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Google Censorship EU

'Hidden From Google' Remembers the Sites Google Is Forced To Forget 163

Daniel_Stuckey (2647775) writes "Hidden From Google, the brainchild of a web programmer in New Jersey, archives each website that Google is required to take down from European Union search listings thanks to the recent court decision that allows people to request that certain pages be scrubbed from Google's search results if they're outdated or irrelevant. That decision has resulted in takedown requests from convicted sex offenders and huge banking companies, among thousands of others."
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'Hidden From Google' Remembers the Sites Google Is Forced To Forget

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  • Awesome! (Score:3, Interesting)

    by dskoll ( 99328 ) on Monday July 14, 2014 @08:17PM (#47452775) Homepage

    I hope this makes people think twice before filing a forget-me request. It ensures they'll be remembered.

  • Re:Awesome! (Score:5, Interesting)

    by AthanasiusKircher ( 1333179 ) on Monday July 14, 2014 @08:36PM (#47452935)

    I hope this makes people think twice before filing a forget-me request. It ensures they'll be remembered.

    Perhaps you'll be the victim of slander and lose your career over a lie that is interesting enough to go viral where your vindication isn't and doesn't.

    THIS. All of the stories on this decision seem to be focusing on people who are clearly bad or did terrible things in the past.

    But our modern news and social media society on the internet archives all sorts of crap that isn't actually true, and never was true. But the salacious headline will always draw attention; the minor blurb on the back page will never be remembered when the charges are dropped or the person is acquitted or everyone just admits that it was a mistake.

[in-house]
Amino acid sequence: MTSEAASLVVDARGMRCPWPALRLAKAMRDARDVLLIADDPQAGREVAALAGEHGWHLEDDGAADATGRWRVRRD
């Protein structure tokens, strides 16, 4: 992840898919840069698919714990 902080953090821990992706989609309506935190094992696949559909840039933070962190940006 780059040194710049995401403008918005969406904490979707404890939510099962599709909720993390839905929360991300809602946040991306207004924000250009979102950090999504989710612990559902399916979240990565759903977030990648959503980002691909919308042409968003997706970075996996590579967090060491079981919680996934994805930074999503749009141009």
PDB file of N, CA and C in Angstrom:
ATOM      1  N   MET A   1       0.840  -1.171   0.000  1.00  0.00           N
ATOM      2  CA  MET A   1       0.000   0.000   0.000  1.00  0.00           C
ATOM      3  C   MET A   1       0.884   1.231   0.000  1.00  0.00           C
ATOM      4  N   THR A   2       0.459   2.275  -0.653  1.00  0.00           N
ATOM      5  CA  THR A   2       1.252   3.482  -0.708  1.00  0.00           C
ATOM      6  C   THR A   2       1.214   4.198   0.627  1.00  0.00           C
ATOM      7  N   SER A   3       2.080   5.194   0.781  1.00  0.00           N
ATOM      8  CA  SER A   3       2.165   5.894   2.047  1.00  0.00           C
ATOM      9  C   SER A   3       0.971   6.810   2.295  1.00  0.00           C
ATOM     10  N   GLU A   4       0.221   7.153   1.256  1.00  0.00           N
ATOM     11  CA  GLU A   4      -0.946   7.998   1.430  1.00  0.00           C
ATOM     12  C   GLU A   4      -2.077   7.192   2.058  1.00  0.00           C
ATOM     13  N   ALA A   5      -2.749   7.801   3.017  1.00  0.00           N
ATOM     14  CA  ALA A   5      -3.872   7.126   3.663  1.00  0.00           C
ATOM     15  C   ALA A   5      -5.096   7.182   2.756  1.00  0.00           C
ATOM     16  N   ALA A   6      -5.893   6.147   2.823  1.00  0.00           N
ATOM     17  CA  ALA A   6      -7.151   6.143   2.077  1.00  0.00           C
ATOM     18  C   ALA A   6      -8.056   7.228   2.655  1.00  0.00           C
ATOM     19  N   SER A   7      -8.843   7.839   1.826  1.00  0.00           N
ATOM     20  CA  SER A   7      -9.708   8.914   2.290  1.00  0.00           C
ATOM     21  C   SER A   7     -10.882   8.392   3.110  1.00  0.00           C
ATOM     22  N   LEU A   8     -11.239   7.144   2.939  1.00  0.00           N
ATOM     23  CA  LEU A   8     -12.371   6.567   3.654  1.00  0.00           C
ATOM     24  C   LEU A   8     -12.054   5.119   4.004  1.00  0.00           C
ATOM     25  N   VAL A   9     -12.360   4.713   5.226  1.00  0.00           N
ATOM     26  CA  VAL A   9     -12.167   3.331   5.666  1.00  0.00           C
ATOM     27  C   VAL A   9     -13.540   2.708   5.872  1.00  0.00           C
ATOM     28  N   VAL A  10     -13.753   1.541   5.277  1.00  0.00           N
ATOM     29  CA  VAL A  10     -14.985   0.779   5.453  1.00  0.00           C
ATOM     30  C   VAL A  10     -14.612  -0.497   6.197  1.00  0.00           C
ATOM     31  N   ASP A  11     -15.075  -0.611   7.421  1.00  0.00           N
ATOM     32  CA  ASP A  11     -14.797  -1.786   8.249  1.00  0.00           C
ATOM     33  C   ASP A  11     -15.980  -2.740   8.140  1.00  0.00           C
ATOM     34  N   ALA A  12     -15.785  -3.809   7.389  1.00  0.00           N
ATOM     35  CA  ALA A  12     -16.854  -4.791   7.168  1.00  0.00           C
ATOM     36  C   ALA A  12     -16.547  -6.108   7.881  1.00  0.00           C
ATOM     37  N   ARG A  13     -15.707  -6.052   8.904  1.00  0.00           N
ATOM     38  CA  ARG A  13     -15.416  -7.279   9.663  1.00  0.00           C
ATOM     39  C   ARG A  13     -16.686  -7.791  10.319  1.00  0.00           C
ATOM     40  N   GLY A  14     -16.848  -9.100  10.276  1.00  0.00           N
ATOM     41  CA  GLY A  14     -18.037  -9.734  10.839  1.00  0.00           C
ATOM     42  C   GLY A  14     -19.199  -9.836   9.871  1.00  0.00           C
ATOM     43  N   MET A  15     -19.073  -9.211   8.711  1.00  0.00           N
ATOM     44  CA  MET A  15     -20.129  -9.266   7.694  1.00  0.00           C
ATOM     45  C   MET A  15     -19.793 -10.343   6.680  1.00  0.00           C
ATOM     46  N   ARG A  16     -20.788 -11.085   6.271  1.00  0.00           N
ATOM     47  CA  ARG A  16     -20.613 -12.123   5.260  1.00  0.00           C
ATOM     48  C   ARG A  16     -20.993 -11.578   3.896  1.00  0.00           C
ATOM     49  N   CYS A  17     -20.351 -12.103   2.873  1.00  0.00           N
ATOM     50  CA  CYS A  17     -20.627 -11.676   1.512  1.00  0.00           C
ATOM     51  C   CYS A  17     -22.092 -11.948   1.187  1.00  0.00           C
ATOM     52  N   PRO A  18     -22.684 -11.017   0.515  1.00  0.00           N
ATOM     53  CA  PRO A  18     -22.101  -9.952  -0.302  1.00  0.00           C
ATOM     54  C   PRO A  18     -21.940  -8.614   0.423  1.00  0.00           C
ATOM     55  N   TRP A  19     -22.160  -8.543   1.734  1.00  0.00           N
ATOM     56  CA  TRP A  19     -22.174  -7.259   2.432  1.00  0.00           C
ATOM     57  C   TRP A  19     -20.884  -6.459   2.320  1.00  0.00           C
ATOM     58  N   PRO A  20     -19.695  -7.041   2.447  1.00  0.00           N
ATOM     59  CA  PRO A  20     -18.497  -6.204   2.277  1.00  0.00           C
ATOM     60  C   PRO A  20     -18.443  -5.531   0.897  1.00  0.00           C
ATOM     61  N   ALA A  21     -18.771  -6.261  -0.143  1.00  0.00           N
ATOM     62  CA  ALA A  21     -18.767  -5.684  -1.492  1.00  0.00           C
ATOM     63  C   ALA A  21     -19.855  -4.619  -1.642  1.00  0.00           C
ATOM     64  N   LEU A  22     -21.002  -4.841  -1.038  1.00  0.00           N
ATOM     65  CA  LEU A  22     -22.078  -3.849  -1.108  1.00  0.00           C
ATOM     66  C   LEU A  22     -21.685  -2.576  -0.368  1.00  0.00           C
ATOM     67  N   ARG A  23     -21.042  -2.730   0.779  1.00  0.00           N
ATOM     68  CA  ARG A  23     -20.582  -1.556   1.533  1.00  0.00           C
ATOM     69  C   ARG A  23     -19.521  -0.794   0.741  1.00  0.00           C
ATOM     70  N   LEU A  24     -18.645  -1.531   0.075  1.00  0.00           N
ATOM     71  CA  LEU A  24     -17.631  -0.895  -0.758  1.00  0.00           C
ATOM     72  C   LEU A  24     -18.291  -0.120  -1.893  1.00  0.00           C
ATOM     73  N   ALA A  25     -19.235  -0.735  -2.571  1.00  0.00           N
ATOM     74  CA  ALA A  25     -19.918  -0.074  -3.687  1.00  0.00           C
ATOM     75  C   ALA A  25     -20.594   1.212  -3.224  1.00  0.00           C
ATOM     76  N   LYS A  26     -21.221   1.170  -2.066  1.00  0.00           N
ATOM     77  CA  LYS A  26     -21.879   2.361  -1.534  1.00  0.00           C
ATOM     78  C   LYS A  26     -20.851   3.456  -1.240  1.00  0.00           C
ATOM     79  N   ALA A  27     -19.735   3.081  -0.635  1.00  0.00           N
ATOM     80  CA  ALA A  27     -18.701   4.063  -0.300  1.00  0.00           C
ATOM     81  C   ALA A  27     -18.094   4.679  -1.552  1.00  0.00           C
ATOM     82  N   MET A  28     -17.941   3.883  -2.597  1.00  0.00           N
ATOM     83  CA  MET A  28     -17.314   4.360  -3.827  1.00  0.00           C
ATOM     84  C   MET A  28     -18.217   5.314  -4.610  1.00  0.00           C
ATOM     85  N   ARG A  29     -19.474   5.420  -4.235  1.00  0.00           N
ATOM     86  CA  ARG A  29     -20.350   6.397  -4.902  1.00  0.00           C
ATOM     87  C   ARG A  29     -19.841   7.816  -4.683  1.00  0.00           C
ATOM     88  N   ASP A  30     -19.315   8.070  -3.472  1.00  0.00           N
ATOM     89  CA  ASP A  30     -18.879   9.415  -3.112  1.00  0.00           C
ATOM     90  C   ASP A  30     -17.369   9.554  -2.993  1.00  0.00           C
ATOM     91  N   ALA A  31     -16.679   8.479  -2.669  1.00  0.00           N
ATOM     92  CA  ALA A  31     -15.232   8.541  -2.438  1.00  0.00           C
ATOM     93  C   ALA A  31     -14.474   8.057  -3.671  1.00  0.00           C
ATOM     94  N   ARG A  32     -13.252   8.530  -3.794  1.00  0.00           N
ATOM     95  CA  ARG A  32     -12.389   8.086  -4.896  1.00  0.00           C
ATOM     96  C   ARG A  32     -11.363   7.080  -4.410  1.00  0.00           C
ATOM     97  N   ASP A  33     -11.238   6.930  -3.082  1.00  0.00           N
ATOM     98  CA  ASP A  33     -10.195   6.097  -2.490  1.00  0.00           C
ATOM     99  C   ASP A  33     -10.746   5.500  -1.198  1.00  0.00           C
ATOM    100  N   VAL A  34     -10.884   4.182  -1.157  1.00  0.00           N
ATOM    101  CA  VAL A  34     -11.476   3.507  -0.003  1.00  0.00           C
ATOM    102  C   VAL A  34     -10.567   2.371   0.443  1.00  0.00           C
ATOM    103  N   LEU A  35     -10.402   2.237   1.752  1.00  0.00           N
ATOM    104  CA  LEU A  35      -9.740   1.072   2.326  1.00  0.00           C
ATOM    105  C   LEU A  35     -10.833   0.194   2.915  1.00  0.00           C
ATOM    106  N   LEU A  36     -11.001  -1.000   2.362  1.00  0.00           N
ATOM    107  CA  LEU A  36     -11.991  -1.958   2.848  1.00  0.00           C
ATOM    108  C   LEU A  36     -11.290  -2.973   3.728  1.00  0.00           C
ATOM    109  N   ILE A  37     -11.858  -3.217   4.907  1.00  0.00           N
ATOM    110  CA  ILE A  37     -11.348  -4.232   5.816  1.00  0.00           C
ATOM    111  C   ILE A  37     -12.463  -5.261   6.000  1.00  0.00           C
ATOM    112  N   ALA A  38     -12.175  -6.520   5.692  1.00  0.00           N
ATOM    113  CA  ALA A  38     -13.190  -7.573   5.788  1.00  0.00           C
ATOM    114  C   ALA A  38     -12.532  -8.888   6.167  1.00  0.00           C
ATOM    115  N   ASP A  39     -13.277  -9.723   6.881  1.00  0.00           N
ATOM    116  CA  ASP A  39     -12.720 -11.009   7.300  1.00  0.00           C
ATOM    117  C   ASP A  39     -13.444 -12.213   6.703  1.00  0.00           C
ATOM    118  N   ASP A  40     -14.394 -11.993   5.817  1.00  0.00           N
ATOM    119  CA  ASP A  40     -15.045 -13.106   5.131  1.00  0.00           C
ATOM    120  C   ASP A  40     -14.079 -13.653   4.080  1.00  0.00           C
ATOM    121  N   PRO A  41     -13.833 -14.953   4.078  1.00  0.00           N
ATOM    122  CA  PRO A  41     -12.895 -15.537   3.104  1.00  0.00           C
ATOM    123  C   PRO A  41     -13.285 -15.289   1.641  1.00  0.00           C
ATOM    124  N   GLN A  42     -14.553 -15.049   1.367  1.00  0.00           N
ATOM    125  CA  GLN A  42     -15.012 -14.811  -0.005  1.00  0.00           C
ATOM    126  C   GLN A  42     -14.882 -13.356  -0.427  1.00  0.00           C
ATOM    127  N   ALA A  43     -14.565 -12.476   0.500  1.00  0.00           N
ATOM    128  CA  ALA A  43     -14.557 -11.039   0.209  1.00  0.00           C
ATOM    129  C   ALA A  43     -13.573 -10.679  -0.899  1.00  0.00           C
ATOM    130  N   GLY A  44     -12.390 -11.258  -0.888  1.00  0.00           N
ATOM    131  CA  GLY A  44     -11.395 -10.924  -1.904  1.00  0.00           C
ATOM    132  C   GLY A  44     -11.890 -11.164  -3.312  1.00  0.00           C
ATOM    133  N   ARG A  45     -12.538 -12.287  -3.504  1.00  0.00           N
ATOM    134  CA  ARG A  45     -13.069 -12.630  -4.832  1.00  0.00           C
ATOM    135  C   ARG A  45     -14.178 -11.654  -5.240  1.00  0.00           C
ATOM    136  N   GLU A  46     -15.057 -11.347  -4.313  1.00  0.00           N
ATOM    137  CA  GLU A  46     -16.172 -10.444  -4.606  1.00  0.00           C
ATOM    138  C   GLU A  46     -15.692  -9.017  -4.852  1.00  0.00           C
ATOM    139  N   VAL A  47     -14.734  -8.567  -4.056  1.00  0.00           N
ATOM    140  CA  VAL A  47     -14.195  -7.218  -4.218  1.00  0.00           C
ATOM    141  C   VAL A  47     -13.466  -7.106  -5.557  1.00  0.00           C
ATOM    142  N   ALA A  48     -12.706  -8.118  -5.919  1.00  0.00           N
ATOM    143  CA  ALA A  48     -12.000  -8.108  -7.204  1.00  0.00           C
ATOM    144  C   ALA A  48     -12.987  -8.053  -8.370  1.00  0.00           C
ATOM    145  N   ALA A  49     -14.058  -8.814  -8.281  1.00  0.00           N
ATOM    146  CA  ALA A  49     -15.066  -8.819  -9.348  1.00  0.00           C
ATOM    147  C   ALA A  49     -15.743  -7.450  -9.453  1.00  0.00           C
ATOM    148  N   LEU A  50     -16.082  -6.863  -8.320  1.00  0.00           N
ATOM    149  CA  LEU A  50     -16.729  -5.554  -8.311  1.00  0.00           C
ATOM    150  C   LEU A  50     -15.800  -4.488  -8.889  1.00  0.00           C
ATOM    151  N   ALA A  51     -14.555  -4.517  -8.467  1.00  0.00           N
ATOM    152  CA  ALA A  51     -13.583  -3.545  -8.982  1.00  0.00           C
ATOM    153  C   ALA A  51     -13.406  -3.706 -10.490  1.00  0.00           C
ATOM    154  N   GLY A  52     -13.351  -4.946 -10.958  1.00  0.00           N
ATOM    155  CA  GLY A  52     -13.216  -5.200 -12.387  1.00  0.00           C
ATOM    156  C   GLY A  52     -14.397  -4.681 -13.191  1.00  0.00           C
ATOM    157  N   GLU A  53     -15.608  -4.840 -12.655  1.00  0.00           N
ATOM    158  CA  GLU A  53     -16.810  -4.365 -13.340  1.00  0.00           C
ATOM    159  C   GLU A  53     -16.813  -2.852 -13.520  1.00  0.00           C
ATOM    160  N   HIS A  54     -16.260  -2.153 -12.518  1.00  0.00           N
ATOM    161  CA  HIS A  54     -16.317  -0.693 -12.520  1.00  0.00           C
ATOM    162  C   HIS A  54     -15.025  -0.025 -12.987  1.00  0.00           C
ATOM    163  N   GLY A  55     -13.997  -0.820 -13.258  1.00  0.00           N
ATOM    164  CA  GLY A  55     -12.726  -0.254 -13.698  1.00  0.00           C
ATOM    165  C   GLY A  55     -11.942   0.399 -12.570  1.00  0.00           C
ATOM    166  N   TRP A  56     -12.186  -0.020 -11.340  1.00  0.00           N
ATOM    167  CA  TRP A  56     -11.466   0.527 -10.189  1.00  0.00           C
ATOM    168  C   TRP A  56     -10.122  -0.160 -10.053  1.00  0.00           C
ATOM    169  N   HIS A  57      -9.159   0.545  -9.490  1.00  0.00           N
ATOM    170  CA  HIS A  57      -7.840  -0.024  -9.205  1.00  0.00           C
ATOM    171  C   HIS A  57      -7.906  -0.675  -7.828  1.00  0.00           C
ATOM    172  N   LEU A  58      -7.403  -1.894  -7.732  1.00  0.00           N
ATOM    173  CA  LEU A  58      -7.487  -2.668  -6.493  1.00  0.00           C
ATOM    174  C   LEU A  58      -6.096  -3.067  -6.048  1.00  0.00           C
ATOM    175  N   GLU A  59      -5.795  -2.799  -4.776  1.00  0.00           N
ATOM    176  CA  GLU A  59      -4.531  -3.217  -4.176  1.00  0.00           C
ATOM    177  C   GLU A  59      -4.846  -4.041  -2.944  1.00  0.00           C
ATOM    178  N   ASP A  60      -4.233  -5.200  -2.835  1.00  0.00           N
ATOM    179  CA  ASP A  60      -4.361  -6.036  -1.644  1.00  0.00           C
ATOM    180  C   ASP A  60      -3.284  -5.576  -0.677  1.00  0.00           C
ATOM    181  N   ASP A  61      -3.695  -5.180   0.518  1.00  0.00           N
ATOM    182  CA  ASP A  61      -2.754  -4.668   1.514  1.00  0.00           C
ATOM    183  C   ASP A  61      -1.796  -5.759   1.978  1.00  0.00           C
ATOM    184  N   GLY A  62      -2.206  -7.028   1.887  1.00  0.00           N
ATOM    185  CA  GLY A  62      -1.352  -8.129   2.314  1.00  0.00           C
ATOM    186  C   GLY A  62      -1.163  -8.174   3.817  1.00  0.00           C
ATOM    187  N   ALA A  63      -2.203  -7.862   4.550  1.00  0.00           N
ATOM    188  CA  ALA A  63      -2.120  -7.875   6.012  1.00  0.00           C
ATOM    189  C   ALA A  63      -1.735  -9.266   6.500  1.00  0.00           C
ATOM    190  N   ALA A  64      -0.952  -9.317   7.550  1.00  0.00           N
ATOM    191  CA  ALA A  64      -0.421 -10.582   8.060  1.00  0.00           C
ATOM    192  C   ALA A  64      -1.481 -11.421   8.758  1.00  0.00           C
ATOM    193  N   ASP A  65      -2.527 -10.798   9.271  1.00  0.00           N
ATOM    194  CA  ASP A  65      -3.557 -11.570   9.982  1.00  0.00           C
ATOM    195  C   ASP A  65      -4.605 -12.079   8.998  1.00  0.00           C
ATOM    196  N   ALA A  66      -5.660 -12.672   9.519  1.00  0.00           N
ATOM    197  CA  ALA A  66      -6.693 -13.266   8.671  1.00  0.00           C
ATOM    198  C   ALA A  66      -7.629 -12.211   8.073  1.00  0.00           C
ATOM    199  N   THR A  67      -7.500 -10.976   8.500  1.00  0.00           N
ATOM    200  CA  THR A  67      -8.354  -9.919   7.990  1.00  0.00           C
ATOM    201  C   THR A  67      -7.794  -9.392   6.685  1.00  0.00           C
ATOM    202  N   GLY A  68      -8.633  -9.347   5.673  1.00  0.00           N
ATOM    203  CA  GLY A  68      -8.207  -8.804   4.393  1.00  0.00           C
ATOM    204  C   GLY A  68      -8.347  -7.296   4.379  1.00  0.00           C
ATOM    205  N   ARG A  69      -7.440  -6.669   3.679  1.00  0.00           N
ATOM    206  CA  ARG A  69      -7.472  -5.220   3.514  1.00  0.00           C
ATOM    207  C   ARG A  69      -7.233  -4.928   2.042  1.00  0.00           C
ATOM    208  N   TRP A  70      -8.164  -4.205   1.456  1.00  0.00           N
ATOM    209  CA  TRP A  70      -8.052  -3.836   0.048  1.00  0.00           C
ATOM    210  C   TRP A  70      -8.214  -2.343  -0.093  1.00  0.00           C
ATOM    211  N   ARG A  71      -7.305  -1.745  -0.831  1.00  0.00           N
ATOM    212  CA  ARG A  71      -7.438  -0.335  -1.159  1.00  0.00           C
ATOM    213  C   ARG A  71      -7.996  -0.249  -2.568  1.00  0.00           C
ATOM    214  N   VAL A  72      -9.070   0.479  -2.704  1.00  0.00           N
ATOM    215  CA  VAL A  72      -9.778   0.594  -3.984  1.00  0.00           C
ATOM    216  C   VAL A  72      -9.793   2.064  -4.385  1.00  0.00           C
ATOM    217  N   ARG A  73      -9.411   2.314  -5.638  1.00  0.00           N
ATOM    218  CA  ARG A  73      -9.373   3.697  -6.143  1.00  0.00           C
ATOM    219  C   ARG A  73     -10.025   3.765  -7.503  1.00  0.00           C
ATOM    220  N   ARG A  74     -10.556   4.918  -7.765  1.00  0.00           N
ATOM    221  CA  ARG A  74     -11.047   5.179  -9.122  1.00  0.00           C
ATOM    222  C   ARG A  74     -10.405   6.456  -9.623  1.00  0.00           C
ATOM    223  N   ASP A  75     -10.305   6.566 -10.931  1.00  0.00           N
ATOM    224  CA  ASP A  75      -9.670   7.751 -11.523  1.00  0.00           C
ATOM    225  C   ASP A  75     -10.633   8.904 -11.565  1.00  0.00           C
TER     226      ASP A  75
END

(Just to be clear: I don't think the EU decision will actually work, and TFA is proof of it. But we do have a real problem -- even if 95% of the claims made so far have been by people who committed horrible bad past acts, the real injustice is to the 5% who just got caught up in media attention for something that turned out not to be true, or even nowhere near as horrible as people claimed.)

  • by tomhath ( 637240 ) on Monday July 14, 2014 @09:44PM (#47453319)
    What happens when Google visits his site? Is that another take down request? I see the possibility of infinite recursion here.
  • Re:Awesome! (Score:4, Interesting)

    by Rich0 ( 548339 ) on Monday July 14, 2014 @10:19PM (#47453519) Homepage

    Agree, but fixing the root cause of this is MUCH harder than removing some search results.

    Heck, getting gay marriage legalized is probably an easier cultural change than getting people to treat information they hear with appropriate skepticism and giving people a chance. Actually, if we could fix that then getting gay marriage legalized would be a simple follow-on...

  • by Xest ( 935314 ) on Tuesday July 15, 2014 @04:49AM (#47455099)

    You shouldn't assume that because Google has removed a record that someone has a legal right to be forgotten.

    Google is intentionally fucking around with removals because it's pissed off at the court ruling, so it's trying to make as much of a mockery as it can without falling foul of the law.

    That means it's removing cases where there is clear public interest defence, because it wants to make a point.

    Which is one of the reasons having market monopolies is bad. Because Google has a search engine monopoly it can fuck around with results to suit it's political agenda. In a truly competitive market this would hurt it because other engines would keep the public interest stuff and only remove the legit stuff.

    Given this, I would suggest that rather than going to .com instead of you just go to a different search engine altogether - one that doesn't manipulate results to suit it's political agenda which is exactly what Google is doing here.

    There is absolutely no reason someone convicted of a serious crime 5 years ago would have their conviction considered spent. Even public bankruptcy records can be used by credit rating agencies up to 7 years after the event.

    Only minor crimes have shorter periods, such as speeding which I believe is about 3 years normally.

    This is Google playing politics, and not a problem with European law stating that people still serving sentences can have their crimes forgotten or anything stupid like that.

The best defense against logic is ignorance.